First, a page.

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Housing, taxes and jobs dominate discussion in St. Petersburg City Council

Margie Manning

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A rendering of the southeast view of the planned 25-unit apartment building at 357 5th St. S. (Courtesy: Place Architecture)

The St. Petersburg City Council has given the go-ahead to a “tiny apartments” development downtown.

The project, at 357 5th St. S., is one of the first projects to take advantage of zoning changes the City Council agreed to last year that allow newly built apartments downtown that are 750 square feet or less to be exempt from providing parking for tenants, said Tim Clemmons, a principal at Place, the architectural firm that designed the project.

Those zoning changes were designed to encourage more affordable places to live, said Council member Gina Driscoll. The 5th Street South development does not have a workforce housing component, but Clemmons said the rents would be several hundred dollars a month lower than comparable apartments downtown and close to workforce housing rental rates.

The project owner is 357 5th Street South LLC, an entity headed by Bradley Campbell, president of Campbell Custom Development in Tampa. The limited liability company bought the land for $1 million in October 2019 and plans about $2.5 million in construction costs.

The five-story building will have 665 square feet of ground floor retail space and 25 apartment units, all smaller than 750 square feet. It won’t have any parking for cars, but will have 25 bicycle spaces.

“We think this type of project will be very attractive to those people who want to take advantage of our beautiful pedestrian-friendly downtown, but either can’t drive or prefer not to own a car,” Clemmons said. “These people historically have had to pay for parking spaces they weren’t using.”

Adding parking to a project can increase the cost of construction by as much as $100,000 per apartment, he said.

In lieu of providing workforce housing, the developer will contribute $10,000 to the city’s Housing Capital Improvements Projects trust fund, a report to the City Council said.

“By eliminating the parking requirement, one of our goals was to try to create more housing that was affordable or workforce level,” Driscoll said. “I wish this could be that perfect example of how that happened, but instead for $10,000 they don’t have to do a single unit of workforce housing.”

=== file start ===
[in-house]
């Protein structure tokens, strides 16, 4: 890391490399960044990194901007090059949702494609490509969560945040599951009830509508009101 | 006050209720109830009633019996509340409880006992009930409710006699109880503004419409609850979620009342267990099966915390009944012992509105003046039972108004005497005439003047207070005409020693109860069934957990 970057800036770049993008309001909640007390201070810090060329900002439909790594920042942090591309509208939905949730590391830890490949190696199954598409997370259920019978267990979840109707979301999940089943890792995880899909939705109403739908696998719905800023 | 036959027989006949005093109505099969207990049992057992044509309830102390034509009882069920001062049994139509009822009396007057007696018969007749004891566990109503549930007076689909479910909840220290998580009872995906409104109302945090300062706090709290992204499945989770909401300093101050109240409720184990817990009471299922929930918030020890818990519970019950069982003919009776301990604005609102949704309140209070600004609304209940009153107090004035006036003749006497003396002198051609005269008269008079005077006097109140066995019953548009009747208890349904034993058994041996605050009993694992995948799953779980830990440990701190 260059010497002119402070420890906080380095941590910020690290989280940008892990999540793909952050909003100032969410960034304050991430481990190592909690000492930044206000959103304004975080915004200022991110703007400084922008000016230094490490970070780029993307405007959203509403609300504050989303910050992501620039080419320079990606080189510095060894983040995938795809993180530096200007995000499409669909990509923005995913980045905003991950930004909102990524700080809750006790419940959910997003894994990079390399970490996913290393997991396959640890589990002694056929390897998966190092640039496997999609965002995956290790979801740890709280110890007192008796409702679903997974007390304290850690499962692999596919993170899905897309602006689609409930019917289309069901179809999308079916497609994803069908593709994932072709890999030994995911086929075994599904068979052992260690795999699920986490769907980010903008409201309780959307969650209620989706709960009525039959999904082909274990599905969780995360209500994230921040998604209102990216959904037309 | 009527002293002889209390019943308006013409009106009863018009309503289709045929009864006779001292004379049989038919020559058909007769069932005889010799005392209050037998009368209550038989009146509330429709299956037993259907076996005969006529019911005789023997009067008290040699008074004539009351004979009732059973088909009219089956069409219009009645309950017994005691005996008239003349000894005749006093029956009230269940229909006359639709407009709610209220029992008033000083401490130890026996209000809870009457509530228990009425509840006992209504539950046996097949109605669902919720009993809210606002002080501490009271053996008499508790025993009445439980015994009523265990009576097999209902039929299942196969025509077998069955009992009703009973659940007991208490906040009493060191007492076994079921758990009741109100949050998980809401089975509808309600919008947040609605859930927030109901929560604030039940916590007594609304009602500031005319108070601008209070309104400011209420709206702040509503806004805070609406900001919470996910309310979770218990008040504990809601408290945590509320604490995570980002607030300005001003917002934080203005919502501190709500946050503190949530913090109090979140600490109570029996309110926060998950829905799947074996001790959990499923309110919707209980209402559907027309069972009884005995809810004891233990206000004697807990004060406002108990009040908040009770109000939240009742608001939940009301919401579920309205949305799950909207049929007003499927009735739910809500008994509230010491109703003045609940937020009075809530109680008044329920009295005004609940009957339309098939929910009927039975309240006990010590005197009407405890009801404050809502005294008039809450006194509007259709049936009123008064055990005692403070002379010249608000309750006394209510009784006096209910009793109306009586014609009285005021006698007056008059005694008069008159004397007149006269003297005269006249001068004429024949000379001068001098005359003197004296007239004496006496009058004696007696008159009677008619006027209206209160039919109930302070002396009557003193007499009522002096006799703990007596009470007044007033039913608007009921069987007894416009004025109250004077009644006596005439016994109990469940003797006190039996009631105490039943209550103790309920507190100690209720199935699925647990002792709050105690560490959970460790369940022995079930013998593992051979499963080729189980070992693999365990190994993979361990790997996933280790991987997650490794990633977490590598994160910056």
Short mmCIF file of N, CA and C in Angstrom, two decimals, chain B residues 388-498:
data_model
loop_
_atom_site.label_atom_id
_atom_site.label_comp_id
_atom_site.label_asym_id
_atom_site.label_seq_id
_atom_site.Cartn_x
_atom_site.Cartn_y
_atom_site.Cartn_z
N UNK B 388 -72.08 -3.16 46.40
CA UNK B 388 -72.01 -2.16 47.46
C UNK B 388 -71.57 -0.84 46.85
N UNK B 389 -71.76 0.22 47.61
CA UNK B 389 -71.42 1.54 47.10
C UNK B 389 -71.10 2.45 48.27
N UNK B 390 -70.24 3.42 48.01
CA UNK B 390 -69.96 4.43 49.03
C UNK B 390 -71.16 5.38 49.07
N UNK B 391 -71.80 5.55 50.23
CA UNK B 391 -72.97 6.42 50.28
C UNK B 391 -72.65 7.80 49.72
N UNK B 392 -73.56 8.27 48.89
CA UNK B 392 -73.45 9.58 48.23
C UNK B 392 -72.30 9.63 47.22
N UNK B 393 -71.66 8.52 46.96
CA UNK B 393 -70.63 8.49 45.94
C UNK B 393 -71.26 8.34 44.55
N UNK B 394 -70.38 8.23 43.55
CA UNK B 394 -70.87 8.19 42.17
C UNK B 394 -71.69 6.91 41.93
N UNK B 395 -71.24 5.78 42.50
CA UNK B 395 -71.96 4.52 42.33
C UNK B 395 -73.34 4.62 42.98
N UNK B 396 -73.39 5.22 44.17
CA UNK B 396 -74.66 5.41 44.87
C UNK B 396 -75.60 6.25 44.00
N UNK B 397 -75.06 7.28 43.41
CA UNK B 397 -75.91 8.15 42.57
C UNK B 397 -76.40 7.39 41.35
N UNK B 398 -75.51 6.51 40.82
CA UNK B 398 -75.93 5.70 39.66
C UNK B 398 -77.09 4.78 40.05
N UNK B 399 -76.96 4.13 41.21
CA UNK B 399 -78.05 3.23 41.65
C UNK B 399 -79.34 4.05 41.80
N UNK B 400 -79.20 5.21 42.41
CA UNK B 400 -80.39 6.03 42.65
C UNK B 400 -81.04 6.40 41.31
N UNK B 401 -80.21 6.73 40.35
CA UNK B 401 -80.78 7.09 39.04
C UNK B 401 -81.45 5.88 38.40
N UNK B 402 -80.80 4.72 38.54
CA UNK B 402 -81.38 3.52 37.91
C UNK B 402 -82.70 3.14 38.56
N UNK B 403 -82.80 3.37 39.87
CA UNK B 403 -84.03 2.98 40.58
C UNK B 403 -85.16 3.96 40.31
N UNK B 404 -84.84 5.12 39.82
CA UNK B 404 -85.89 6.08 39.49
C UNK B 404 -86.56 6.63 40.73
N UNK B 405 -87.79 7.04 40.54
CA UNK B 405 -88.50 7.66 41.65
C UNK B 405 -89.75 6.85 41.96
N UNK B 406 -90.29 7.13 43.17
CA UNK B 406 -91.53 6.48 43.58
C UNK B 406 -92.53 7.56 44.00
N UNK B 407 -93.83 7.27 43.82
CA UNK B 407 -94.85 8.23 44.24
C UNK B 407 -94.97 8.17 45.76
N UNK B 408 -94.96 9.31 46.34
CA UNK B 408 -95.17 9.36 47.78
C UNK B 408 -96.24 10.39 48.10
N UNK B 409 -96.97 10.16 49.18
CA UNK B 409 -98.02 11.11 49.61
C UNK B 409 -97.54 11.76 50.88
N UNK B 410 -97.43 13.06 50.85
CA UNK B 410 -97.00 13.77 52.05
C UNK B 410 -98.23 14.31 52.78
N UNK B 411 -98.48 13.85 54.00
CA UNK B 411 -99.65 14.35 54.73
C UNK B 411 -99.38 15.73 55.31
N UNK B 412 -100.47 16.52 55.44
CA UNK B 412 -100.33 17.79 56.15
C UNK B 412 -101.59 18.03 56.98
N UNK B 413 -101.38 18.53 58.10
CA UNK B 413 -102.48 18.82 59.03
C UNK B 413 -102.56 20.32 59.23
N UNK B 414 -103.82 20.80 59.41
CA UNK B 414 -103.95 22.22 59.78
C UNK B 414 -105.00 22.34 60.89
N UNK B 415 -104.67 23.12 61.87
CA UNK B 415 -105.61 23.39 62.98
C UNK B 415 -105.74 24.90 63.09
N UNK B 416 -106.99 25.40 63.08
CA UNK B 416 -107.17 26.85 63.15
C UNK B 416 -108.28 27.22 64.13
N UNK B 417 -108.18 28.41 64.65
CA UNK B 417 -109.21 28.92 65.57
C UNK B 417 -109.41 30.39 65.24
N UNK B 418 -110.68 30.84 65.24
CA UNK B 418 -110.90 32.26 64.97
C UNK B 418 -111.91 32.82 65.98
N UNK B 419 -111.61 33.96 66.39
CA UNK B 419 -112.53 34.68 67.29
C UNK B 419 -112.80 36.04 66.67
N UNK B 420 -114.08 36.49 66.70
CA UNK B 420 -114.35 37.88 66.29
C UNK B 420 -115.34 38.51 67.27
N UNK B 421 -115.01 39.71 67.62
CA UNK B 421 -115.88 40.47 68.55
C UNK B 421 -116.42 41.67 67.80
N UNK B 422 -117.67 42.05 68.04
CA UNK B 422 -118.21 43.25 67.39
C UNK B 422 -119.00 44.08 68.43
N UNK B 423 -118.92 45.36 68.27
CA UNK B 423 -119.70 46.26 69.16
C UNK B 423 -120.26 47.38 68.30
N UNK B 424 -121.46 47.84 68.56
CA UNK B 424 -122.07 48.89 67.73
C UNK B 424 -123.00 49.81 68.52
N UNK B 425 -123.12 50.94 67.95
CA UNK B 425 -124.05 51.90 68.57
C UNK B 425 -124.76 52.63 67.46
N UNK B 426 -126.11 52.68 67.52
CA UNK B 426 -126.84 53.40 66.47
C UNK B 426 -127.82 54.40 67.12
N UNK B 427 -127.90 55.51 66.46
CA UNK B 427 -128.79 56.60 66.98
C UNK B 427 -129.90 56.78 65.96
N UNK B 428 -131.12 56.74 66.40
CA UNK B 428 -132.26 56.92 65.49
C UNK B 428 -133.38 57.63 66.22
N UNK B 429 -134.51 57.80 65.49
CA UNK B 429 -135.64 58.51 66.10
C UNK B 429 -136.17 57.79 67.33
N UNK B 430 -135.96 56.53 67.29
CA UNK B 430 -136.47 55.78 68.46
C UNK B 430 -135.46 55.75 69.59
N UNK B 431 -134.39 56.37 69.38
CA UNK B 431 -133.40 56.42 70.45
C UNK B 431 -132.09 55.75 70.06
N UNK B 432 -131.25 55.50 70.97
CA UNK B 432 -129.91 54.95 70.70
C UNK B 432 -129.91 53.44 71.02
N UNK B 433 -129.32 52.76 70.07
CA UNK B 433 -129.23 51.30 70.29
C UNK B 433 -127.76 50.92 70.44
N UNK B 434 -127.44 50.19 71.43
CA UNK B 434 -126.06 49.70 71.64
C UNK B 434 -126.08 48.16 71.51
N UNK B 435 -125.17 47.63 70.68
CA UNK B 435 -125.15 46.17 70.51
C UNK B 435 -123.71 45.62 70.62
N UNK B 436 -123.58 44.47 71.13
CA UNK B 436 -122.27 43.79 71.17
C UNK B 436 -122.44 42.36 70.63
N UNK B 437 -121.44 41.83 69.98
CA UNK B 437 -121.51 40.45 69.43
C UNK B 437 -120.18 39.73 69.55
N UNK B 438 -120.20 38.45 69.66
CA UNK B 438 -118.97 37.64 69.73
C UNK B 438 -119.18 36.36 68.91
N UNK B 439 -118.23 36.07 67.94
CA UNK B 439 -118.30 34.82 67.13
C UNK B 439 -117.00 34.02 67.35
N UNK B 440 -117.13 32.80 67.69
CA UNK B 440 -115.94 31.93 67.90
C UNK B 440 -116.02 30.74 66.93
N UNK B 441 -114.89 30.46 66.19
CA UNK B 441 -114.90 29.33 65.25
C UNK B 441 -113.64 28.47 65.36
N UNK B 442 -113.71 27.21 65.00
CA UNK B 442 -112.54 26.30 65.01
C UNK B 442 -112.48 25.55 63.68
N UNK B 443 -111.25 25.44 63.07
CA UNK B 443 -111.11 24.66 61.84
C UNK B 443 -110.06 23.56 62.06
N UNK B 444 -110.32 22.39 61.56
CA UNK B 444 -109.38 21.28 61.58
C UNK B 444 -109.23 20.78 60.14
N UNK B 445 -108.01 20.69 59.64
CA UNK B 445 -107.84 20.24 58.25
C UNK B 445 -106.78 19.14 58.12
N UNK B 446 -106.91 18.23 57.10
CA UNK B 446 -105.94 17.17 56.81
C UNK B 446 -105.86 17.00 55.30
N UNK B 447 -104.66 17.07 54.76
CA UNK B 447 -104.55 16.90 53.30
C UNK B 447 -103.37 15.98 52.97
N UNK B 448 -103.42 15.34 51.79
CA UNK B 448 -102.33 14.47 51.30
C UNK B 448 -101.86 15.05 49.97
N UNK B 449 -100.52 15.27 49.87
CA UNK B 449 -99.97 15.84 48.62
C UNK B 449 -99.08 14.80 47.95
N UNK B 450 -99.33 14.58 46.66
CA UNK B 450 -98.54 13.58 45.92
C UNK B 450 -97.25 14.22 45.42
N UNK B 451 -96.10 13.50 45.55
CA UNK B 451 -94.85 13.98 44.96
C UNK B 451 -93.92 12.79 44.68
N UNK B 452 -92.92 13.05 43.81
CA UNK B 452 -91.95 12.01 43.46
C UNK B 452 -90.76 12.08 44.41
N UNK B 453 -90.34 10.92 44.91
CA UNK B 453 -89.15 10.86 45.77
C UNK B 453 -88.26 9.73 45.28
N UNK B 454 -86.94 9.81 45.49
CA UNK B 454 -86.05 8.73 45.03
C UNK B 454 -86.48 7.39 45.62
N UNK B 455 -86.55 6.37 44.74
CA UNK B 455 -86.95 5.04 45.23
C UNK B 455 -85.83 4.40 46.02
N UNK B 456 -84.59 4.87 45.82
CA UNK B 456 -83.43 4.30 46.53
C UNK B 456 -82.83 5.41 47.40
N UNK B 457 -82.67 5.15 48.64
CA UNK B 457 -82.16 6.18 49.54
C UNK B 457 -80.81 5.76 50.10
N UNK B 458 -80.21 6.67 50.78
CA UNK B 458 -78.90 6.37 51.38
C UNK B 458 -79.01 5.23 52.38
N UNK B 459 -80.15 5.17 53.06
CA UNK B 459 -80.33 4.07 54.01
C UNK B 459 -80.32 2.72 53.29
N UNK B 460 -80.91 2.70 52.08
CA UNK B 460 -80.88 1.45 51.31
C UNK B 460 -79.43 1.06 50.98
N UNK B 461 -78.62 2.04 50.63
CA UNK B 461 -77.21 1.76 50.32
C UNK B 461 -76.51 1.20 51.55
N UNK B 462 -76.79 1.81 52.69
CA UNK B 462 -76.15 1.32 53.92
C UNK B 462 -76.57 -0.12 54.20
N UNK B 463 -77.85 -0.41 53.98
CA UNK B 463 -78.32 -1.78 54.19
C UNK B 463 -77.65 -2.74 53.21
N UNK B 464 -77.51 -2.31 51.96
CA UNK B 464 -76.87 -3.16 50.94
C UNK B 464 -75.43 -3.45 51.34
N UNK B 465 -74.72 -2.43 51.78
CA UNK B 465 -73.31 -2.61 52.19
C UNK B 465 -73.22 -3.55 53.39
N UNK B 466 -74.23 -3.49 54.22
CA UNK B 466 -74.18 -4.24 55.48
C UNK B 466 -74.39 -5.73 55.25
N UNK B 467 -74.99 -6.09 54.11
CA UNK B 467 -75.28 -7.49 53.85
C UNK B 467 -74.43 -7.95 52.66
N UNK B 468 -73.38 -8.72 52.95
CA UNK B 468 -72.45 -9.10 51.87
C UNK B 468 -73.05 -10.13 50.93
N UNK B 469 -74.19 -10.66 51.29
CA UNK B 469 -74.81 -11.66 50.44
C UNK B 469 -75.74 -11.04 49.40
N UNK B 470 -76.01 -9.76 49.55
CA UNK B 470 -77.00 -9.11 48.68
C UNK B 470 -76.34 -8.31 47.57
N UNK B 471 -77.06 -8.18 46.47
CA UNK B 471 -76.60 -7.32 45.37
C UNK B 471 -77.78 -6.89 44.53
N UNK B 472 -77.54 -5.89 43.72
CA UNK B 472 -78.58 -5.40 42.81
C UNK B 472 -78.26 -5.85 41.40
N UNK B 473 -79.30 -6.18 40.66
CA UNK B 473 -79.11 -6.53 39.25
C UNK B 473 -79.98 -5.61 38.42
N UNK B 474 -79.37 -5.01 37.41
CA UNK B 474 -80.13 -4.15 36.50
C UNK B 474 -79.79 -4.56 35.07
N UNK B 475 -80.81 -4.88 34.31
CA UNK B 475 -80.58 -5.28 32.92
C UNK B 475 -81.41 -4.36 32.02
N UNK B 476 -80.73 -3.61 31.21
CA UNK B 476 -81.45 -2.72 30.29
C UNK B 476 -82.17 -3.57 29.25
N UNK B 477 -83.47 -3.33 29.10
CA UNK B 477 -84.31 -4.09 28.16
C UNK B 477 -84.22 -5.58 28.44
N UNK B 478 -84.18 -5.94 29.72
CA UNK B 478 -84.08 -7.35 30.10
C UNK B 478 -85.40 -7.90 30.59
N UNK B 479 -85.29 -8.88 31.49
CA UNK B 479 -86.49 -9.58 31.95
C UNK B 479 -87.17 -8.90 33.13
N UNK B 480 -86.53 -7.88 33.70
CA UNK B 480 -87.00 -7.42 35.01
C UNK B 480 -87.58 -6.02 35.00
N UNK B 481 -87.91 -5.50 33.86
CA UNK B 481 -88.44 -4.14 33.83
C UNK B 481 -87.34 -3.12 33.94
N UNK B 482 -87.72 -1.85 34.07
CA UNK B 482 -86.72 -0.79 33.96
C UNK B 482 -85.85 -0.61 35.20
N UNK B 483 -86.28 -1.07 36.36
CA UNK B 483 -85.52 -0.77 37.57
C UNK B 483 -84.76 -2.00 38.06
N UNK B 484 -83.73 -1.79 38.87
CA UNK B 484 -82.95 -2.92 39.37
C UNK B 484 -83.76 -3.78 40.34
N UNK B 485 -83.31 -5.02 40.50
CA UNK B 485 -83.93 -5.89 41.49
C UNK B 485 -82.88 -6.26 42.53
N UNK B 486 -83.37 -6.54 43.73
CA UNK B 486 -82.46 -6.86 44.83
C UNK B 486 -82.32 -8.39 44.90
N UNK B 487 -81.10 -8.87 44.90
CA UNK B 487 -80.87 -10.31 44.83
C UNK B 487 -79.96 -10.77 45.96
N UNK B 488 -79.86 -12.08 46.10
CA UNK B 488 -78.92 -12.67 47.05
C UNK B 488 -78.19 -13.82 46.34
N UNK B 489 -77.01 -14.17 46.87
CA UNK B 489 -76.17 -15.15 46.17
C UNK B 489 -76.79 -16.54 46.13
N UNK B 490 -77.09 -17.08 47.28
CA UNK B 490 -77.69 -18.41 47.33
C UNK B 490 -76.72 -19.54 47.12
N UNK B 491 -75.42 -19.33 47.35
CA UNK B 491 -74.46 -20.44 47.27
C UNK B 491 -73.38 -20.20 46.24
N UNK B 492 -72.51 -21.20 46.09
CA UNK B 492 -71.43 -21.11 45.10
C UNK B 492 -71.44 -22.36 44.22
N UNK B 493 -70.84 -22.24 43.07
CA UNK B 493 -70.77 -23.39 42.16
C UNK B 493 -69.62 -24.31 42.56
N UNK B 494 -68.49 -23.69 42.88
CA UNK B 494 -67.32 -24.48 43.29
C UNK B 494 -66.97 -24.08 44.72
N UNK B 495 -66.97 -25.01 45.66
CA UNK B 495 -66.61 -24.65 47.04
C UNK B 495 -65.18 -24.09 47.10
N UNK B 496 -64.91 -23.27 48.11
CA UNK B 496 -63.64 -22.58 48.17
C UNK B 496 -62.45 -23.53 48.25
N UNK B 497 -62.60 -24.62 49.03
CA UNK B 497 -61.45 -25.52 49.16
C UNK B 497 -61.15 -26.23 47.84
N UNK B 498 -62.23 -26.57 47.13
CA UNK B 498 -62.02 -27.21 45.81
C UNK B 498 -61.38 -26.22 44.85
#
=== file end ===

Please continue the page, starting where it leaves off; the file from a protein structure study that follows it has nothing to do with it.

“I haven’t done the analysis but if you take off the $300 to $350 per month, that probably puts it close to the 120 percent of median income threshold that we define as workforce housing,” Clemmons said. 

City Council member Robert Blackmon said he worried about losing older housing stock that currently serves as affordable workforce housing.

Despite their concerns, both Blackmon and Driscoll voted with the rest of the Council to allow the project to move forward.

It’s the second tiny apartments project to win City Council approval. In October, the Council okayed construction of two apartment buildings in the 1700 blocks of 1st Avenue and 2nd Avenue North in St. Petersburg. The 2nd Avenue North building also will have units smaller than 750 square feet.

 The 5th Street South project was among several initiatives approved by the City Council on Thursday. Other key votes include:

• Approval for using $286,000 in tax increment financing for an 11-unit townhome development by St Petersburg developer Namaste Homes. The $2.5 million development at 16th Avenue South and Dr. Martin Luther King Jr. Street South was endorsed in October by the Citizens Advisory Committee for the South St. Petersburg CRA.

• Approval of an additional homestead tax exemption for low-income senior citizens who have lived in their homes for 25 years or longer and whose homes are valued at less than $250,000. An estimated 1,051 residents potentially could qualify, with an estimated $123,742 tax impact on the city in fiscal year 2022.

• Approval of a $2.8 million, three-year contract with St. Petersburg College to provide education and job training for residents of the South St. Petersburg Community Redevelopment Area, with a focus on higher-paying jobs in the industries that are part of the city’s Grow Smarter economic development strategy — marine and life sciences, financial services, data analytics, specialized manufacturing and creative arts and design. St. Petersburg College will manage St. Pete Works!, which is a collaborative project of community-based organizations that work together with employers and local agencies to support workforce opportunities in the CRA.

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